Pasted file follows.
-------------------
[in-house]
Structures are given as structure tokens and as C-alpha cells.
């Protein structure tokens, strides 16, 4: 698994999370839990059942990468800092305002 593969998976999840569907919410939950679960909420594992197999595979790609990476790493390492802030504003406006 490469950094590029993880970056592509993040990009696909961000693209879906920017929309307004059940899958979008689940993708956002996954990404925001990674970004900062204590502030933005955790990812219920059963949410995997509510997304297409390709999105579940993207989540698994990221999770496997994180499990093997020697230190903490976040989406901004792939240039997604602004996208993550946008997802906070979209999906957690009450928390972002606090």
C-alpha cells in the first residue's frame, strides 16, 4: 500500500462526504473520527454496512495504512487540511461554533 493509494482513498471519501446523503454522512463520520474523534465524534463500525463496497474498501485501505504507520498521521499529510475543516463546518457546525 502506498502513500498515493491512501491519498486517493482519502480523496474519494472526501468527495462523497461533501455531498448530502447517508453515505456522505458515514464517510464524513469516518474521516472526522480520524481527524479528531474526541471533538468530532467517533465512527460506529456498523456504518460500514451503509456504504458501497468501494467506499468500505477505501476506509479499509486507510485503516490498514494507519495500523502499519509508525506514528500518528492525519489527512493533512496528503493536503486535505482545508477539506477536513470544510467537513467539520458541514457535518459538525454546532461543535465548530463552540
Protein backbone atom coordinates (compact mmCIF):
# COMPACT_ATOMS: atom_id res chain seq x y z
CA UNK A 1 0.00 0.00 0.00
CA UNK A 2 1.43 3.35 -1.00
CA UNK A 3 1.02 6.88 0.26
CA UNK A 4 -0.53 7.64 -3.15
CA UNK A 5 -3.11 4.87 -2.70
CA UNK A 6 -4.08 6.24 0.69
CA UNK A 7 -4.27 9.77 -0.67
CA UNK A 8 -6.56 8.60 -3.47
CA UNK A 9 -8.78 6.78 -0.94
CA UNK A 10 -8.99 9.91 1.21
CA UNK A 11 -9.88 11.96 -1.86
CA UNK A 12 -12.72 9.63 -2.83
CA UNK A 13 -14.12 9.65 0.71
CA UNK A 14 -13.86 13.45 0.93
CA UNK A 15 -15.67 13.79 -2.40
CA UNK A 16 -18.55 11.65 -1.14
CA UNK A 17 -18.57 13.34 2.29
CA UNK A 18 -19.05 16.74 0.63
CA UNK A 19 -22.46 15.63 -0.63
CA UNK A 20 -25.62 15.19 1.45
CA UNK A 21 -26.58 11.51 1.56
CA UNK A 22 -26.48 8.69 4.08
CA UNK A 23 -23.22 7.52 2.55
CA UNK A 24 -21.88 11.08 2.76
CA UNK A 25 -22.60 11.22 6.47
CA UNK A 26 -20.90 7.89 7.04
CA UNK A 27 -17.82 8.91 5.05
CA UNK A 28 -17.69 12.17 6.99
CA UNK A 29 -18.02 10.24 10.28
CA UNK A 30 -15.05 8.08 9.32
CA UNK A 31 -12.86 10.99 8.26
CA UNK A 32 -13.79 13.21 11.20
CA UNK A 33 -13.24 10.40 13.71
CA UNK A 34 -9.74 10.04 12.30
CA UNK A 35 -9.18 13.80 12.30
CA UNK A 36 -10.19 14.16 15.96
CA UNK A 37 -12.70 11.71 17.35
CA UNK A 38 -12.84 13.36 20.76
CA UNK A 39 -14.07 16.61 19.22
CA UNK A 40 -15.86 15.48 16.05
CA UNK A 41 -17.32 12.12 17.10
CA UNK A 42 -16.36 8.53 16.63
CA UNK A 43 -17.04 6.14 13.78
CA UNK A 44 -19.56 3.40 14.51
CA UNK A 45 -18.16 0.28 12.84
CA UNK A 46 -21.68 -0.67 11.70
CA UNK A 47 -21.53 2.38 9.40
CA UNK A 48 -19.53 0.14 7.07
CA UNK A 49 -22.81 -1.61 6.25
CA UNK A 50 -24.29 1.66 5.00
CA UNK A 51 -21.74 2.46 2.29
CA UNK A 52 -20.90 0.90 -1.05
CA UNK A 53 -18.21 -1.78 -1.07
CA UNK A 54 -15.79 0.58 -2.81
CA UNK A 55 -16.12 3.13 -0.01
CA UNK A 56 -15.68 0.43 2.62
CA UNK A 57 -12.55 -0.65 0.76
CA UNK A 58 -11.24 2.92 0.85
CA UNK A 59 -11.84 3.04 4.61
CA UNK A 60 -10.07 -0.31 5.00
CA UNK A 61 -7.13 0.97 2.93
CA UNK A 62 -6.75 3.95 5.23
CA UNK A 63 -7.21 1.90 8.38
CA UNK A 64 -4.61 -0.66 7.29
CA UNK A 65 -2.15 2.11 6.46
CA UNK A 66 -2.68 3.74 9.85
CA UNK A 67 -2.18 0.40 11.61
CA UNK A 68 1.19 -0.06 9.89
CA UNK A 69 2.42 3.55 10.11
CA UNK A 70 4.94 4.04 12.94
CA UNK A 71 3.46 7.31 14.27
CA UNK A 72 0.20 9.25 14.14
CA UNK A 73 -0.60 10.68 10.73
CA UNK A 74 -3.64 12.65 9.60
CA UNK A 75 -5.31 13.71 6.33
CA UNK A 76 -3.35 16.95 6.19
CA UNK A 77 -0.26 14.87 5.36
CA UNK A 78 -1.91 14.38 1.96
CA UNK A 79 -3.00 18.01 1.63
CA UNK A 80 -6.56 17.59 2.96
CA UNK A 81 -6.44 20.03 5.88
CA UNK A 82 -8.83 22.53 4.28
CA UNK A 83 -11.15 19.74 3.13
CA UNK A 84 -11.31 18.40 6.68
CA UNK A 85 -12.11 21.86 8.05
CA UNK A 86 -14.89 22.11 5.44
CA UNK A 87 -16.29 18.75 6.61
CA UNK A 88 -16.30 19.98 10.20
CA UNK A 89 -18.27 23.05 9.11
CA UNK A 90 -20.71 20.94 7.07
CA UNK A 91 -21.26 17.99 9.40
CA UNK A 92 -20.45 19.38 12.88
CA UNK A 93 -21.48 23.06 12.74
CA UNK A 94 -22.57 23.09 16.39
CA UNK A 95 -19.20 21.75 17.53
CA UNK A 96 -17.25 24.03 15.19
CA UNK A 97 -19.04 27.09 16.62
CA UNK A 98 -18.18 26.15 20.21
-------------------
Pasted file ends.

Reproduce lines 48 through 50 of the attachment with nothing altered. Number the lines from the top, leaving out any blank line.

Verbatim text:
CA UNK A 42 -16.36 8.53 16.63
CA UNK A 43 -17.04 6.14 13.78
CA UNK A 44 -19.56 3.40 14.51